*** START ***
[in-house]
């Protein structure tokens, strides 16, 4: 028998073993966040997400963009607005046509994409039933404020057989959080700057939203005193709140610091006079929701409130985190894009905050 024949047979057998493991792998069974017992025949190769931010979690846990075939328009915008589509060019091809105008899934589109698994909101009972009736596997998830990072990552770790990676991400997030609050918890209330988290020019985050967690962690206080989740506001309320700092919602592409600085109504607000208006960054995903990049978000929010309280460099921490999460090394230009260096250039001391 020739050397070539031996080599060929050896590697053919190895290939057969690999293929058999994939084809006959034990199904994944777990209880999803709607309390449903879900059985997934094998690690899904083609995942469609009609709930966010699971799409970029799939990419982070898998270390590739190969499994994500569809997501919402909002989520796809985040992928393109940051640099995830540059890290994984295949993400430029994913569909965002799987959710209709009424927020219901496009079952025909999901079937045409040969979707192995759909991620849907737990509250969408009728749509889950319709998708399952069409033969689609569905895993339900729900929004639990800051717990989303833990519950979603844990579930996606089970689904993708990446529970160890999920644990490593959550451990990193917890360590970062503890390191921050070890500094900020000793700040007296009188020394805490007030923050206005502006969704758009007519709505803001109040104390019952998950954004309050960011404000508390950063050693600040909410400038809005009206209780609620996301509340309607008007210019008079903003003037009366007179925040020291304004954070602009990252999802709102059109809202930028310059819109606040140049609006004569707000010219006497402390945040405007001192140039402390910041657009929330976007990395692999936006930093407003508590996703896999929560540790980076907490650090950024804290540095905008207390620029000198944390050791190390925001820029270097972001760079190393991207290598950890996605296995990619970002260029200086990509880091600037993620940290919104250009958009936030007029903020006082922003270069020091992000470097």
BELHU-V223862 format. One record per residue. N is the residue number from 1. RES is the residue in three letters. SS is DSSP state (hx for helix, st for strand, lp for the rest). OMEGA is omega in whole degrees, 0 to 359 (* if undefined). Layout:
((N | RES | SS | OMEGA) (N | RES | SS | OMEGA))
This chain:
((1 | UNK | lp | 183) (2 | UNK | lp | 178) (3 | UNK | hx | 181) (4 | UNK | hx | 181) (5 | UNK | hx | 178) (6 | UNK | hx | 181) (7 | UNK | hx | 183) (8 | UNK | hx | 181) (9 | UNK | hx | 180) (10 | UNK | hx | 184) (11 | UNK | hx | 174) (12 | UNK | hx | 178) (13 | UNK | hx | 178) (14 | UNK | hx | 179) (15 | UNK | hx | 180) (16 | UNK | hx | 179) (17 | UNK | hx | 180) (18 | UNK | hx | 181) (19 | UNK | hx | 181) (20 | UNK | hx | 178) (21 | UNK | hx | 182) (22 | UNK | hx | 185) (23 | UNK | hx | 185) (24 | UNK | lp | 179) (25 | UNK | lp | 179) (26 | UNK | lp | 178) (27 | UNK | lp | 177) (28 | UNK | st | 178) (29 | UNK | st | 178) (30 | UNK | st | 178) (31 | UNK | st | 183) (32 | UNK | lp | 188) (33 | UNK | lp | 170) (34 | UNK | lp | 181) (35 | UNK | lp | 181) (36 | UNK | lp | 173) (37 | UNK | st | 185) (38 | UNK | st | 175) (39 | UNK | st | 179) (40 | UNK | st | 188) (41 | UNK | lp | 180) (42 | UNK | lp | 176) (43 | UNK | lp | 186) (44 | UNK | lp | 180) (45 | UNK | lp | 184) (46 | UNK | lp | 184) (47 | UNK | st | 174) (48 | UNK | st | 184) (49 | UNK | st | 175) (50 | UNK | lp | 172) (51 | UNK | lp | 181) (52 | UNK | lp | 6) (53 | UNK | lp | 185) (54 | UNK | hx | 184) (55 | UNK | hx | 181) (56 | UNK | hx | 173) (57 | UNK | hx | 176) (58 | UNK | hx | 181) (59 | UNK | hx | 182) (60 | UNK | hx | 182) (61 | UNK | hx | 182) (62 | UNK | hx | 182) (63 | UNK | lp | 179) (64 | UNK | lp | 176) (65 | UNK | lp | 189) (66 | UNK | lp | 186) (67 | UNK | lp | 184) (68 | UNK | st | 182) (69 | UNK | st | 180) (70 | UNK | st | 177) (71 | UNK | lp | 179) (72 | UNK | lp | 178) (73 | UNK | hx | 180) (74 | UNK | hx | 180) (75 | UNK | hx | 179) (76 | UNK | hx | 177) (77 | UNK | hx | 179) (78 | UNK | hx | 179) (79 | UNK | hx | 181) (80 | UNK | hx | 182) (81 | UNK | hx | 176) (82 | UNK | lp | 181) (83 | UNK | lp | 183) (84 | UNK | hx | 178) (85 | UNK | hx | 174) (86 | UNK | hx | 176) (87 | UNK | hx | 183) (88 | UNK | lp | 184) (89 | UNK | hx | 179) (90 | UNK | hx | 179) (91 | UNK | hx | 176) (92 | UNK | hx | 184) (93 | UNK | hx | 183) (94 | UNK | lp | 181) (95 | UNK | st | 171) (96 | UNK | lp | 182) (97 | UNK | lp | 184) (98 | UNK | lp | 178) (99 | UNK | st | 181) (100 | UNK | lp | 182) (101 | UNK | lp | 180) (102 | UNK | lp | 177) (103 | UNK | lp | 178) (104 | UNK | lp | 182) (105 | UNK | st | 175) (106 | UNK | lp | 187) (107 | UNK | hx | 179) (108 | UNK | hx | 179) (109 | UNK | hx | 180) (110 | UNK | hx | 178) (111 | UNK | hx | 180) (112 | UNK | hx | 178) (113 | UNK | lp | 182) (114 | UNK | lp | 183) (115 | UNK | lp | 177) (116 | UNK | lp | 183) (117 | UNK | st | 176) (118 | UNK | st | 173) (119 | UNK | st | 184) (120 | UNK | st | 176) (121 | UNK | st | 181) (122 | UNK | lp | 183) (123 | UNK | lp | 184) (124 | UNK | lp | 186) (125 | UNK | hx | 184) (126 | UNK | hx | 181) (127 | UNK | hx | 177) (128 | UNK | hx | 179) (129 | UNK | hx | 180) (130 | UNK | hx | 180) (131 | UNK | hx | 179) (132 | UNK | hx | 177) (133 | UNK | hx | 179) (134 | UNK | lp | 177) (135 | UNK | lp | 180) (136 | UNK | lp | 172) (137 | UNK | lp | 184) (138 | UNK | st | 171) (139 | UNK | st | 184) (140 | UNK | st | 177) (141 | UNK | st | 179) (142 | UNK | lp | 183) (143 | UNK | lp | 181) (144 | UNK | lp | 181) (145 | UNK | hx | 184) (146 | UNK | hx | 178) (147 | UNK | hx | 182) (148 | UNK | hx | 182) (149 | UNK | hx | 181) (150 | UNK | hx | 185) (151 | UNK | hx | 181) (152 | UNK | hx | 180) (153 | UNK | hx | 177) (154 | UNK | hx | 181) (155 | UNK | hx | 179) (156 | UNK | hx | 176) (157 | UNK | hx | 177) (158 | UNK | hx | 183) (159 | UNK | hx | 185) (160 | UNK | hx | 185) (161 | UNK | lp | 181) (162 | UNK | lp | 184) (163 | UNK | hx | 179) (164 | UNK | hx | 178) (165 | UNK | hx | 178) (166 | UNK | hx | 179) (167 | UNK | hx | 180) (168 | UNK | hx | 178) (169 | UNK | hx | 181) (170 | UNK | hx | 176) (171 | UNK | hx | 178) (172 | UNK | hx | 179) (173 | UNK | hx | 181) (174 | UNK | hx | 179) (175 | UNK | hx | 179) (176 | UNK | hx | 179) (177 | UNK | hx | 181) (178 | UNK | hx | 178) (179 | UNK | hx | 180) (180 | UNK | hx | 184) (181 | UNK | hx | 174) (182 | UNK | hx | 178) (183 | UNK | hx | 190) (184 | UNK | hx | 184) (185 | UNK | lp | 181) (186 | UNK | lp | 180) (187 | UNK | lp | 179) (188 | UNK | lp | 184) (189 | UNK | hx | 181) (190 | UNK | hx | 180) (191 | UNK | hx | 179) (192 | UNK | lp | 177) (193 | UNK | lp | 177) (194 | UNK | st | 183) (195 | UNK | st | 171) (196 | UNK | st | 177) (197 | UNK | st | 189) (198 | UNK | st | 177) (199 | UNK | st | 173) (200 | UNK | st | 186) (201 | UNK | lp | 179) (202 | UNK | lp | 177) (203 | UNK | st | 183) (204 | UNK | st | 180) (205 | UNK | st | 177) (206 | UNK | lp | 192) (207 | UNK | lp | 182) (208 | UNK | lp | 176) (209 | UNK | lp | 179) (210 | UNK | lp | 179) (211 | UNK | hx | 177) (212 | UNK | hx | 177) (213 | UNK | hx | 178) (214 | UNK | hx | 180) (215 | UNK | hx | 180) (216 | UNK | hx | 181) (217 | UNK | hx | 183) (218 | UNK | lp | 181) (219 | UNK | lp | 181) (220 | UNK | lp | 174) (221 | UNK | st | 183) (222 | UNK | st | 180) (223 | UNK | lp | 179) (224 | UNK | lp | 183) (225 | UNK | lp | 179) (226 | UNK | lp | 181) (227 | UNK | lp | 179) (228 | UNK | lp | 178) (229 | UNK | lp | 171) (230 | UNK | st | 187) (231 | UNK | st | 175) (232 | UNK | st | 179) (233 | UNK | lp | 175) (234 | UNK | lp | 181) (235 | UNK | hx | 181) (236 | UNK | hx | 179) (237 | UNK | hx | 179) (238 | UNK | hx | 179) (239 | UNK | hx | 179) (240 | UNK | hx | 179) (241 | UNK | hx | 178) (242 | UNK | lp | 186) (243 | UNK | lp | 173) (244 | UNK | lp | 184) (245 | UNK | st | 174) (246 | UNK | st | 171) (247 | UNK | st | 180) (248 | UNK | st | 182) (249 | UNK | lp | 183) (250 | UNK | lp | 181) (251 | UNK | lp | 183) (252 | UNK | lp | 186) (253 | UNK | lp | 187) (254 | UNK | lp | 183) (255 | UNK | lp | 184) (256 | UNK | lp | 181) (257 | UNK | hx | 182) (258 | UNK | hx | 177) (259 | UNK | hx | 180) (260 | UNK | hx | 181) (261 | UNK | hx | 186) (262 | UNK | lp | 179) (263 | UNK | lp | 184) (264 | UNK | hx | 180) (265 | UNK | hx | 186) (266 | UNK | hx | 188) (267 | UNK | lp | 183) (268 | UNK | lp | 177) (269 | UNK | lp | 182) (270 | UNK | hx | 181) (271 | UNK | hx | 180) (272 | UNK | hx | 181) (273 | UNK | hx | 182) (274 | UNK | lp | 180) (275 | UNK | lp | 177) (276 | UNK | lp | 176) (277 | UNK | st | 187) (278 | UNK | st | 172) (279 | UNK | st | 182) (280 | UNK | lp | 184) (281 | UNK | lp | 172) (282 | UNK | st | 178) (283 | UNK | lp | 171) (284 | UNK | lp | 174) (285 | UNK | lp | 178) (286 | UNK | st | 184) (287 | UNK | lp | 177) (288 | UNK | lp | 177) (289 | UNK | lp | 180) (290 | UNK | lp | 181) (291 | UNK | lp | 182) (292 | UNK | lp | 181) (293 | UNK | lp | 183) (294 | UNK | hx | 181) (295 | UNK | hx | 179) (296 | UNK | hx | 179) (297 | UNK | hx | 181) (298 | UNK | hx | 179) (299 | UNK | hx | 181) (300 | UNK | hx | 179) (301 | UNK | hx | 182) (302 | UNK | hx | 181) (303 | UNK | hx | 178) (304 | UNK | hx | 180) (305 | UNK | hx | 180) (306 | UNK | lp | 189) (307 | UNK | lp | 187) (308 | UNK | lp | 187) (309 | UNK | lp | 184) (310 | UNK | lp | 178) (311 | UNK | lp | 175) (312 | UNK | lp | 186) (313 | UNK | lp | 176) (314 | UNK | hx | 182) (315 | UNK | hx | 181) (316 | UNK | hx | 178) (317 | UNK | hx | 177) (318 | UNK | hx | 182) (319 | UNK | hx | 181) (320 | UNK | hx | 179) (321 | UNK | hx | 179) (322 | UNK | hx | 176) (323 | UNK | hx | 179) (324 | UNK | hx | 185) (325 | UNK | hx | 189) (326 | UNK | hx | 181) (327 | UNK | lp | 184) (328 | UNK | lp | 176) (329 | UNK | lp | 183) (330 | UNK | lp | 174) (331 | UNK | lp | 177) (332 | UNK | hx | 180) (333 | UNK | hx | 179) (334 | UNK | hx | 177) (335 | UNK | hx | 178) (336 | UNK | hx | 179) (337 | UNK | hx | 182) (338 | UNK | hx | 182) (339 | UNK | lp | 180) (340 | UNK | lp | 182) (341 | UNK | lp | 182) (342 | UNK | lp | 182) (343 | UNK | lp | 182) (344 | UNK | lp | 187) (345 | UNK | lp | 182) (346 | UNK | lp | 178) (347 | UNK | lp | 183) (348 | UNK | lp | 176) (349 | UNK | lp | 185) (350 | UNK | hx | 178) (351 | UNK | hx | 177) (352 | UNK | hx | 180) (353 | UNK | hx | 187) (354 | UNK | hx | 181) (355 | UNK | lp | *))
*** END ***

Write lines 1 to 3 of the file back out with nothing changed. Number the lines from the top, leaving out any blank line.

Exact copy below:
[in-house]
């Protein structure tokens, strides 16, 4: 028998073993966040997400963009607005046509994409039933404020057989959080700057939203005193709140610091006079929701409130985190894009905050 024949047979057998493991792998069974017992025949190769931010979690846990075939328009915008589509060019091809105008899934589109698994909101009972009736596997998830990072990552770790990676991400997030609050918890209330988290020019985050967690962690206080989740506001309320700092919602592409600085109504607000208006960054995903990049978000929010309280460099921490999460090394230009260096250039001391 020739050397070539031996080599060929050896590697053919190895290939057969690999293929058999994939084809006959034990199904994944777990209880999803709607309390449903879900059985997934094998690690899904083609995942469609009609709930966010699971799409970029799939990419982070898998270390590739190969499994994500569809997501919402909002989520796809985040992928393109940051640099995830540059890290994984295949993400430029994913569909965002799987959710209709009424927020219901496009079952025909999901079937045409040969979707192995759909991620849907737990509250969408009728749509889950319709998708399952069409033969689609569905895993339900729900929004639990800051717990989303833990519950979603844990579930996606089970689904993708990446529970160890999920644990490593959550451990990193917890360590970062503890390191921050070890500094900020000793700040007296009188020394805490007030923050206005502006969704758009007519709505803001109040104390019952998950954004309050960011404000508390950063050693600040909410400038809005009206209780609620996301509340309607008007210019008079903003003037009366007179925040020291304004954070602009990252999802709102059109809202930028310059819109606040140049609006004569707000010219006497402390945040405007001192140039402390910041657009929330976007990395692999936006930093407003508590996703896999929560540790980076907490650090950024804290540095905008207390620029000198944390050791190390925001820029270097972001760079190393991207290598950890996605296995990619970002260029200086990509880091600037993620940290919104250009958009936030007029903020006082922003270069020091992000470097």
BELHU-V223862 format. One record per residue. N is the residue number from 1. RES is the residue in three letters. SS is DSSP state (hx for helix, st for strand, lp for the rest). OMEGA is omega in whole degrees, 0 to 359 (* if undefined). Layout: